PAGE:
Traveling Down Life’s Highway; An Interview with Daniel Ahern of Bus Vipers

Sydney’s Daniel Ahern was a nineteen-year-old college student when he released the heavy synth single “Lonely Ghost” from his moniker Bus Vipers.  The song caught the attention of triple j Unearthed and soon was named a Featured Artist.  The accolade offered Ahern a bevy of opportunities afterwards: heavy rotation of the single, collaborating and playing lice with artist Jonti, World Champion, and Chevaliers.

Signing to Future Classic earlier this year, Ahern has released his debut EP Federal Highway earlier this month.  The six tracks that are part of ‘Federal Highway’ are packed with kaleidoscopic textures, electronic flourishes, garage rock/funk pulses, and melodic power-pop.  Ahern explains that ‘Federal Highway’ wanted to evoke the feeling of ‘being stuck in a liminal space or caught between two dimensions – between childhood and adulthood, between relationships, and between Sydney and Canberra”.

We caught up with Ahern recently to talk about music, the new EP, what helped him overcome his unfortunate diagnosis of alopecia at the age of eleven, and more.  Here’s what he had to say:

I saw that you recorded every instrument used on the EP yourself.  What was the reasoning behind going towards the route?

In some senses, music is the same as any other art form. Collaboration is the norm that prevails in some forms – e.g. theatre, film, music – while solo work prevails in others – painting, writing etc. However, working collaboratively is never essential and I believe it creates a totally different process where your output becomes a result of compromise between a number of egos with different skill sets. That is fine, but as my primary project, I felt that Bus Vipers needed to be “solo” so that I could maintain control over my ideas and ensure that the vision I had when I began working on ‘Federal Highway’ was ultimately realized. Playing every instrument on the record is one of a few ways that I have attempted to keep a reasonable amount of control over this record.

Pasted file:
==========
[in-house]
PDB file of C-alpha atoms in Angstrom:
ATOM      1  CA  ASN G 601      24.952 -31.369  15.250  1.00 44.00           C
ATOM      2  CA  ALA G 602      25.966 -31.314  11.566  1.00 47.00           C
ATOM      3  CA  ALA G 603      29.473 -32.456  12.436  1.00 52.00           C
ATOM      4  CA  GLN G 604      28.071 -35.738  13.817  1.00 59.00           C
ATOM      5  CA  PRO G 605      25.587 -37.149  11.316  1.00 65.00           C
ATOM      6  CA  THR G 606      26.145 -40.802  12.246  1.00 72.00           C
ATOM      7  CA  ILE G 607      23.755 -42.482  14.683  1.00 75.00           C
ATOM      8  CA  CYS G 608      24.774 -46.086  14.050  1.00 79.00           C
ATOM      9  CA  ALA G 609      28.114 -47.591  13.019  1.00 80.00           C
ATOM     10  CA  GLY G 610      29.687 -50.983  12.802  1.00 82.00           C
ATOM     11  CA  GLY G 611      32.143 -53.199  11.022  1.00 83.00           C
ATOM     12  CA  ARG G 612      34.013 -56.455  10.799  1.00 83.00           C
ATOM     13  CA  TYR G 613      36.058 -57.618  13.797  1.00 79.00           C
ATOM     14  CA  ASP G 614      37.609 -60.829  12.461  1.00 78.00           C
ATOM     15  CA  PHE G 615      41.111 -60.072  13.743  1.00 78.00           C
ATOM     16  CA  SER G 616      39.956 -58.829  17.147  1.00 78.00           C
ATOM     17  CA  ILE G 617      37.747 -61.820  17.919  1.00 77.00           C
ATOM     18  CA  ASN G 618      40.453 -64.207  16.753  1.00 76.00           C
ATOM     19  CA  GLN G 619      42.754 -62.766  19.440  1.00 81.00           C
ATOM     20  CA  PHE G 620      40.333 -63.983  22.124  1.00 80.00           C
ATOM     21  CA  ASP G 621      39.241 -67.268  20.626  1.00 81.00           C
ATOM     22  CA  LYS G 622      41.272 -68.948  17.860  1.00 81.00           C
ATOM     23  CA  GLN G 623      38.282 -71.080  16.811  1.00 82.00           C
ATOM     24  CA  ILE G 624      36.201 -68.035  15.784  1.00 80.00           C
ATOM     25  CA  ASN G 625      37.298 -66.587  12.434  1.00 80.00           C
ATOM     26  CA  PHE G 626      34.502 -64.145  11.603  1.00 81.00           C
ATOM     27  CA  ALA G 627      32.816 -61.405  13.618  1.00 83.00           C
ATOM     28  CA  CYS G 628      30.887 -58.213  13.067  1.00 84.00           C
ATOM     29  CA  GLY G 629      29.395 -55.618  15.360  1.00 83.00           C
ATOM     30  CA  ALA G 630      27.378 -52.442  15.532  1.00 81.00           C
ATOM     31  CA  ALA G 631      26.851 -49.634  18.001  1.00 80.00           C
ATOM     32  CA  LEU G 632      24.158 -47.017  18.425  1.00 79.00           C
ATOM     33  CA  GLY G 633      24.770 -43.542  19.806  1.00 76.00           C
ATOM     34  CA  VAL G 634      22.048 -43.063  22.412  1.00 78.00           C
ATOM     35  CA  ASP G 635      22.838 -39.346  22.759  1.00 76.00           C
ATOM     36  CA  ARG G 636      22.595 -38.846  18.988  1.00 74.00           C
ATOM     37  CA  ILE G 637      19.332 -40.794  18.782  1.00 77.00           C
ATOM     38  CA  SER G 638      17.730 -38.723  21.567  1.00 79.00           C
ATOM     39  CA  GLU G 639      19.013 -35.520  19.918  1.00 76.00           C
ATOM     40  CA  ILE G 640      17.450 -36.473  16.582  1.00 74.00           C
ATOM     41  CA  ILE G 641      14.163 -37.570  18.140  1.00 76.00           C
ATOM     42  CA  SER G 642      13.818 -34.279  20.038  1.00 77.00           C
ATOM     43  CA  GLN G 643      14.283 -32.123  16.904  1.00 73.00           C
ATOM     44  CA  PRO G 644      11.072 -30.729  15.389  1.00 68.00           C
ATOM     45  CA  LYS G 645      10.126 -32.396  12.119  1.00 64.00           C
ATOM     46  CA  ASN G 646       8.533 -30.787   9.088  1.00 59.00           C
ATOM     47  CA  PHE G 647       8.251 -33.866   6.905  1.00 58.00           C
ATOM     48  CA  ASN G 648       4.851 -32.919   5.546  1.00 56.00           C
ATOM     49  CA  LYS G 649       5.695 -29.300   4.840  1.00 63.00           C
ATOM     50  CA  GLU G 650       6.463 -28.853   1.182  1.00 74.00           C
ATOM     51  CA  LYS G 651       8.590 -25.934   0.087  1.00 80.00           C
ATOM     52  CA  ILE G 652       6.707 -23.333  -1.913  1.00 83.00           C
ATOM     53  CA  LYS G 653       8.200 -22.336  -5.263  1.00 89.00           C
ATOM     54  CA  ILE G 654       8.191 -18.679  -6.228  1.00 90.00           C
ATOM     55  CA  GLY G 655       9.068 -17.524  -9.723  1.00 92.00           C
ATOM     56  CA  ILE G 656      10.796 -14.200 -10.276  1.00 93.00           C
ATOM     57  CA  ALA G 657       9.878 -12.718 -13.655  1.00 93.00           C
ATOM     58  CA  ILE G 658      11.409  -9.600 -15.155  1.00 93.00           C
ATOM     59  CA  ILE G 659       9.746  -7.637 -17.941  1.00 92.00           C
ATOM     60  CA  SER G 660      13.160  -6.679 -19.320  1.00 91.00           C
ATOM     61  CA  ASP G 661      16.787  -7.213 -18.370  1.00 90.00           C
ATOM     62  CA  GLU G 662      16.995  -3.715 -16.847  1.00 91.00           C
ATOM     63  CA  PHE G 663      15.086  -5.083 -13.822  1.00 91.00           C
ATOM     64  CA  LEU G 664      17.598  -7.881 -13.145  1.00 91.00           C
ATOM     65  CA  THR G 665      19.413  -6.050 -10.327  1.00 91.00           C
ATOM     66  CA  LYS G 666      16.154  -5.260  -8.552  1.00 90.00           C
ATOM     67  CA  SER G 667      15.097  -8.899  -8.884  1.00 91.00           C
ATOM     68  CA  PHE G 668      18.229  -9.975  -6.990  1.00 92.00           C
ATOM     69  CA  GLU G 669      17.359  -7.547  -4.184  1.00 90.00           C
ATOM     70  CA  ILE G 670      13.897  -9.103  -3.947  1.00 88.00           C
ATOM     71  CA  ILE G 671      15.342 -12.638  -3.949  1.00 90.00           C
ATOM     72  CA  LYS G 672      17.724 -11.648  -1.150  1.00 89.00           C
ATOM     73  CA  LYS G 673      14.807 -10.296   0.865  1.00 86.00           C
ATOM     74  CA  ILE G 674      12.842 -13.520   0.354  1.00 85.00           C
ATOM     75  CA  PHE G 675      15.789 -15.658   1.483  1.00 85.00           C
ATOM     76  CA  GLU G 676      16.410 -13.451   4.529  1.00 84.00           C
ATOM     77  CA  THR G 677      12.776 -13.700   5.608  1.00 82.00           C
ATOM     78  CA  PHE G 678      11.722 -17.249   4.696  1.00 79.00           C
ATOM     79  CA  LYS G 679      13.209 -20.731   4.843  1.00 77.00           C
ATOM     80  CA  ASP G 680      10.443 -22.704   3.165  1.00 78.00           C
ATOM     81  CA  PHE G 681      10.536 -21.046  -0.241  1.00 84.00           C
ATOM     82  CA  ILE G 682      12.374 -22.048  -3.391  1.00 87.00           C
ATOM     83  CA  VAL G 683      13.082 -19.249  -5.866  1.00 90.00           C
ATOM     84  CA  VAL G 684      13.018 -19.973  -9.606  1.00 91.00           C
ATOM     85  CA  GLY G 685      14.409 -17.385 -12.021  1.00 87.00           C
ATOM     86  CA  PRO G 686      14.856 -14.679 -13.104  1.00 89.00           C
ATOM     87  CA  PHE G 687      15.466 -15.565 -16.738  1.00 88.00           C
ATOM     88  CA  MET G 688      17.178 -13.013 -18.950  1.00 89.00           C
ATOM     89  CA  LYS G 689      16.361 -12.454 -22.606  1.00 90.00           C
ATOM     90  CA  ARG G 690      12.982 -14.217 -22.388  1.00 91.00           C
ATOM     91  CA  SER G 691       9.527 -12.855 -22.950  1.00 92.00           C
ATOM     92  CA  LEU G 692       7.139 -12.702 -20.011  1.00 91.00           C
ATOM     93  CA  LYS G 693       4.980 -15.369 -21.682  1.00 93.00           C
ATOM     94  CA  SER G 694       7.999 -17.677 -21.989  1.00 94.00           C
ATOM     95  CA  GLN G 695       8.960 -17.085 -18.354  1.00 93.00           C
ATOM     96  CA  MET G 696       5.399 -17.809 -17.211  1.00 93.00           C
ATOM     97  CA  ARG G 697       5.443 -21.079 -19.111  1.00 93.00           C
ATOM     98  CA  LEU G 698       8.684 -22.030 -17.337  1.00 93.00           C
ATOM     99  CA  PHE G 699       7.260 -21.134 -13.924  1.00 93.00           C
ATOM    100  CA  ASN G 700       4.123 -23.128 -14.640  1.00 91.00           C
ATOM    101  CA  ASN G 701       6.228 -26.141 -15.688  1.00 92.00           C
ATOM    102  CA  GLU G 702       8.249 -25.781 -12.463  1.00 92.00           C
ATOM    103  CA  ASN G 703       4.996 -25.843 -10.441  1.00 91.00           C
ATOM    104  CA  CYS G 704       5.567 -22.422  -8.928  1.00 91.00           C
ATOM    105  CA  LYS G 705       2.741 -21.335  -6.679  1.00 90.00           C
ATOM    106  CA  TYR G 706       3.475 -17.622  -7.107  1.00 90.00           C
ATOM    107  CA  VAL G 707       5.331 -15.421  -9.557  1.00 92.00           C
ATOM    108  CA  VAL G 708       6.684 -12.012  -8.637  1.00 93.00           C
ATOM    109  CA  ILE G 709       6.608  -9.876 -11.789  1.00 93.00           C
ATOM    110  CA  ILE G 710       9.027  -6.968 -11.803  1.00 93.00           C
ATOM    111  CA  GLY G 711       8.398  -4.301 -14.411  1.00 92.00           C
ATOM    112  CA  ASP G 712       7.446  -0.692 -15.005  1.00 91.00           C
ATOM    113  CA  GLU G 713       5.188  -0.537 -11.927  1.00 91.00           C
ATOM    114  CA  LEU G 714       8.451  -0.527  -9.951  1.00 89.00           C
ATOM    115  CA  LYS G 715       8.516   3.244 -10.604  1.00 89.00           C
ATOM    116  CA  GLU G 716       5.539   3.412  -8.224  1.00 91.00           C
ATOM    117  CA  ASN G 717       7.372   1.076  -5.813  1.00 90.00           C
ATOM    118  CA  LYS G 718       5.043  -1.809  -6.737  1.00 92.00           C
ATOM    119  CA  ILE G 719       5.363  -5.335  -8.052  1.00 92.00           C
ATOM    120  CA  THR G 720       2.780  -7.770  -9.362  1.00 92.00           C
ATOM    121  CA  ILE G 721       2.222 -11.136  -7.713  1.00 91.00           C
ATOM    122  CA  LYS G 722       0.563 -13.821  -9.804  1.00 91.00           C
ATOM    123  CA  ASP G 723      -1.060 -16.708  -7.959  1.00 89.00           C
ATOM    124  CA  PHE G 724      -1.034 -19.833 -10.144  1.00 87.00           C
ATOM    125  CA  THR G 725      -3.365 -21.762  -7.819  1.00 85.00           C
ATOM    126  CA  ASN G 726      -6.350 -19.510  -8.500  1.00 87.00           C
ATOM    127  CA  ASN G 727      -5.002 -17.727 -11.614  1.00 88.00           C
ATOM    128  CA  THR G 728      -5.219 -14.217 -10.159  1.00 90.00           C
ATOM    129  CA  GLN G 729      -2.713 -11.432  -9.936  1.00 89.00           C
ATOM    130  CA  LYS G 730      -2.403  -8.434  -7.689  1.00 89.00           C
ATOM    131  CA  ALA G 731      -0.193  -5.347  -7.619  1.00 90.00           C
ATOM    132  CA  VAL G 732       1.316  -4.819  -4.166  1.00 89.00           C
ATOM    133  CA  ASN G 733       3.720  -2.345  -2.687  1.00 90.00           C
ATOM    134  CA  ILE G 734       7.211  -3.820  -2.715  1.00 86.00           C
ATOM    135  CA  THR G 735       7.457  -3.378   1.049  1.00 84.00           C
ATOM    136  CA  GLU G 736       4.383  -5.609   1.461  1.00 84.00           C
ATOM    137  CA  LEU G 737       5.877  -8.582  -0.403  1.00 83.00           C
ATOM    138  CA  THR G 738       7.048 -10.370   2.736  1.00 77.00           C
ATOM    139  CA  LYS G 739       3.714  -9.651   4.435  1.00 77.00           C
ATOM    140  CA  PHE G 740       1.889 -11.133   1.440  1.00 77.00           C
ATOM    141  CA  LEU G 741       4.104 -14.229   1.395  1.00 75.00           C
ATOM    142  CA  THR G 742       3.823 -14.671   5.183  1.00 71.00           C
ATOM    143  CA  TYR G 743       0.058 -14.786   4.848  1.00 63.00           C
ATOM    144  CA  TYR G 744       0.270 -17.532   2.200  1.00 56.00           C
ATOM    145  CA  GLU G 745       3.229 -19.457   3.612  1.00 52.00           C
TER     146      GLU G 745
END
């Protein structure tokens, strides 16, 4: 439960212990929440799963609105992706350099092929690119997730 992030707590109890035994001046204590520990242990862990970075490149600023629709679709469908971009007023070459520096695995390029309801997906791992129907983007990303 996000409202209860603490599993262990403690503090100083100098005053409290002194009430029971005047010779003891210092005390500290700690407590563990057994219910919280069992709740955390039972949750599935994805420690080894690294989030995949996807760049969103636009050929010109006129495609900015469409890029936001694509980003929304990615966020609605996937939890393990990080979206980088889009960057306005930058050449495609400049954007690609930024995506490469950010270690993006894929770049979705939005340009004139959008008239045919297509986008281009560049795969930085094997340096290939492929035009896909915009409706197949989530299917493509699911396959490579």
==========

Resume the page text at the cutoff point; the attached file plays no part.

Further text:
You dealt with some pretty heavy stuff growing up.  Did music help overcome of those feelings you were experiencing?

Yes, it did, it was a perfect place to escape where I could just deal with pure/abstract ideas and feelings. Plus the dream of “being discovered” took on a different meaning for me – offering the possibility of “redemption” and rebirth after having a lot of negative things happen, rather than just being an obvious and narcissistic dream.

When did it become clear that playing music was going to be something more for you?

I liked school and found I was good at a lot of different types of subjects when I applied myself really intensely, however with music I never really had to apply myself – I just went with my instincts and had fun and things would still turn out well. I think that’s a sign that something is for you – the ability to achieve without having to concentrate and be “serious” all the time.

You were finishing up getting your law degree while working on this album.  What inspired you to go into the line of work possibly?

I believe that law gives you the keys to effect real social change and allow others to access the justice system, which is for everyone. Pretty textbook answer but it’s true – law is an altruistic profession that has unfortunately been corrupted by graduates who just see it as a glorified finance degree. I studied law because I have a desire to effect positive social change.

You said that each song on the album explores the feeling of being between spaces.  What did you mean about that?

The record came out of a place of bad home-sickness – I was literally writing these songs while going back-and-forth between cities, studying a degree that I sometimes felt was taking me down a path I did not want, and feeling like I was missing opportunities to do music successfully as I had chosen to live in a place that was 10 times smaller (Canberra) than my home city (Sydney), with little support for emerging artists.

“Federal Highway” is the literal road that I was traveling every couple of weeks, but during that time I was also trying to understand my own identity – law vs music being an example of something I was agonizing about. I found that a “federative” approach to these issues was usually the best way to feel comfortable with them – rather than choosing one polar opposite.

The artwork and photos associated with the new album is bold and futuristic.  What was the vision behind it?

I was “coming of age” during this record, thinking about my identity from what felt like an external perspective – hence all the mask imagery in the videos and press shots and the “Daniel’s” songs on the EP. Prue Stent and Honey Long who were behind the art direction also felt like my alopecia opened up unique aesthetic opportunities, and wanted to explore that condition in a creative and provocative way.

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